On my recent trip to Tucson’s Sonoran Desert Museum, I took time to walk paths and really enjoy the scenery. I was drawn to a garden area with a spiral path. The path was a labyrinth design and following it I became quietly thoughtful. I was focused on the here and now as I looked at the rocks and plants beside me. Quite the Zen experience!
Later I read the signage about the path and was intrigued. A labyrinth is a combination of a circle and a spiral that meanders into a meaningful experience. There are two types of labyrinth patterns. The archetypal design is classical – about 4000 years old. It is a single pathway that loops back and forth to form 7 circuits around a single goal. The one at the Desert Museum is a variation with 5 circuits. The medieval labyrinth is the second pattern and is very symmetrical. It was developed in the 10th and 11th centuries and has eleven concentric circles. The Chartres labyrinth is an example of this. Wish I had been more aware when I visited Chartres. http://www.lessons4living.com/chartres_labyrinth.htm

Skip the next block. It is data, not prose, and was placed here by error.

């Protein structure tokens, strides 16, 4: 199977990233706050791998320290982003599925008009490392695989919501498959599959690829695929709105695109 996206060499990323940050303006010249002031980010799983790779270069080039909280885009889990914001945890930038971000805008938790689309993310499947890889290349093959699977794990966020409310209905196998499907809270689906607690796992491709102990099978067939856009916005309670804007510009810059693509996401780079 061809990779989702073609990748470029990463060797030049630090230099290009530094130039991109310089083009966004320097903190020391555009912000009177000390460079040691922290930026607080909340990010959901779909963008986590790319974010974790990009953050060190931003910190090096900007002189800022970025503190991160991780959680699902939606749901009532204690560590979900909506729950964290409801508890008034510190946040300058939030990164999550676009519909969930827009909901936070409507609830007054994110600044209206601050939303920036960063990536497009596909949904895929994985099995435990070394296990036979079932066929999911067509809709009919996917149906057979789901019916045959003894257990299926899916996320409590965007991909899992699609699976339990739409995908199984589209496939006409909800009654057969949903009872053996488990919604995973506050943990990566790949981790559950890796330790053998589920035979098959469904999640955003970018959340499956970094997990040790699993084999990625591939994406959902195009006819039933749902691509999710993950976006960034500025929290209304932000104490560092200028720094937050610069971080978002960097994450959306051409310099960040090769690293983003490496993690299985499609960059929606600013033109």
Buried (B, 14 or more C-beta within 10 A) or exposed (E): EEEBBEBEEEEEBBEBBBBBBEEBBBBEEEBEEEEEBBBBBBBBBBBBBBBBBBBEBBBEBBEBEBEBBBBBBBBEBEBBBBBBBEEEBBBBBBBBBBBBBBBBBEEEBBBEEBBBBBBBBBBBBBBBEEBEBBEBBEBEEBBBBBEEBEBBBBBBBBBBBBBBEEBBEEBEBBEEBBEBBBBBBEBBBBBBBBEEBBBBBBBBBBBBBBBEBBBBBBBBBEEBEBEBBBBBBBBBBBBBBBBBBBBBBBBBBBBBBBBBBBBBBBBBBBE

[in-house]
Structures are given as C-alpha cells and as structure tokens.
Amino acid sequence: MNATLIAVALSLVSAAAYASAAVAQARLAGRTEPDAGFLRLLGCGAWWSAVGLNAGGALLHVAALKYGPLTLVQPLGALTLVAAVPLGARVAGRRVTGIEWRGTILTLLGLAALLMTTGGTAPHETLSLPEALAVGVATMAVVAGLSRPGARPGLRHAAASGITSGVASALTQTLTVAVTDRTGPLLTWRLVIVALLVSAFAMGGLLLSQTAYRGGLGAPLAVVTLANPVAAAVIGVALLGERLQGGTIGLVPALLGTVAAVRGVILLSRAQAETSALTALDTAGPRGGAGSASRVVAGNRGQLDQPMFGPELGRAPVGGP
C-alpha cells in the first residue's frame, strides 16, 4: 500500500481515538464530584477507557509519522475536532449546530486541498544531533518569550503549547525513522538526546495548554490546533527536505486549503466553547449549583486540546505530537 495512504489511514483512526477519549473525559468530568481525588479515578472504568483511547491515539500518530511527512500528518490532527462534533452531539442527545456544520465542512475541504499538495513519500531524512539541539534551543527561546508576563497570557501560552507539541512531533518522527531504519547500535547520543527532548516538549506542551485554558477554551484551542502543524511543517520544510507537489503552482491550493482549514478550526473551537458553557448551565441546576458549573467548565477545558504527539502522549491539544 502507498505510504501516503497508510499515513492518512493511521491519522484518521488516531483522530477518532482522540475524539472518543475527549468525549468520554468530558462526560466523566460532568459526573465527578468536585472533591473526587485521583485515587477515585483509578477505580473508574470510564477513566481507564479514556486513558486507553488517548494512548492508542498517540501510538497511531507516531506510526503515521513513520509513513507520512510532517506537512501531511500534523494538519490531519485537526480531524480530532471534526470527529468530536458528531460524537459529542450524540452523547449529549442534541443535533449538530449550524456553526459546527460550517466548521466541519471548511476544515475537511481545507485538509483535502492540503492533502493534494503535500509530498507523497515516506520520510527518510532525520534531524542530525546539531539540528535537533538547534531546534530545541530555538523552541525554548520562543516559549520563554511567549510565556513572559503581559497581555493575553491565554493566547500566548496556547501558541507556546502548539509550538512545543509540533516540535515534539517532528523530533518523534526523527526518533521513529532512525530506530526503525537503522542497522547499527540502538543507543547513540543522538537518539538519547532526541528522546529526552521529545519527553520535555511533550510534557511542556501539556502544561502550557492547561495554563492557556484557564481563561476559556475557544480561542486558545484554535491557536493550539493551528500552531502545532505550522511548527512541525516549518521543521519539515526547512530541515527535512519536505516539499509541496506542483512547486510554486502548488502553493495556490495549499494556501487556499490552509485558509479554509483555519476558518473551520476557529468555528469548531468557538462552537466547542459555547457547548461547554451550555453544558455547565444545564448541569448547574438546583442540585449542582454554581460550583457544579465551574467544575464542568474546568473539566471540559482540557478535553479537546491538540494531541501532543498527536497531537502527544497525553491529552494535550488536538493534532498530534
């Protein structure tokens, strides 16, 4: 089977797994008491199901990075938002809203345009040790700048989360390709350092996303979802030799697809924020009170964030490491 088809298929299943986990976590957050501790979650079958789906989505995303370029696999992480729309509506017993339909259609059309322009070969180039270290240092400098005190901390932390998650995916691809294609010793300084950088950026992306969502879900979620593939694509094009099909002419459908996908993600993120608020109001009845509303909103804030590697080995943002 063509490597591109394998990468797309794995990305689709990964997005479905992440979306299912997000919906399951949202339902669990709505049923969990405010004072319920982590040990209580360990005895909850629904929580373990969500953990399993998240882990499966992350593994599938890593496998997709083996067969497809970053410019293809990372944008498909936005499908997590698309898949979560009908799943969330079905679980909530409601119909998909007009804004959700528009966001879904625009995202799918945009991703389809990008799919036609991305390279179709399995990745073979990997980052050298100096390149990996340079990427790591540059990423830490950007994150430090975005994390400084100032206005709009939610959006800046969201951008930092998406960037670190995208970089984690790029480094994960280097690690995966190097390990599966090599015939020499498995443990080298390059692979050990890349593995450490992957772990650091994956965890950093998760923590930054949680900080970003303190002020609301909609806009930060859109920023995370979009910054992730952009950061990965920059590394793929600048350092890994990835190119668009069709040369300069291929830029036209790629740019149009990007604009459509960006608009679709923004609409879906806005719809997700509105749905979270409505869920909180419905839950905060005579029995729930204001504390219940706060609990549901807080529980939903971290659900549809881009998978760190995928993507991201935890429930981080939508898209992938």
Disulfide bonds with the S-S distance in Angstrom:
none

Throughout history, labyrinths have symbolized journey and spiritual renewal. Today we are seeing this pattern in churches, schools, gardens, hospital grounds and parks. Wholeness, balance, unity, and development are qualities that have been attached to the concept.
|I came across this one in a campground in the Chiricahua Mountains.|
The ‘man in the maze’ design is a common pattern in the Tohono O’odham Indian culture and is just one of many labyrinth patterns seen throughout history. The baskets with this design are beautiful and the weavers often refer to the pattern as the floor plan to the house of the creator. http://www.rivertradingpost.com/Man%20In%20The%20Maze.htm
Thinking of building your own labyrinth garden? http://www.labyrinthbuilders.co.uk/about_labyrinths/labyrinth_building.html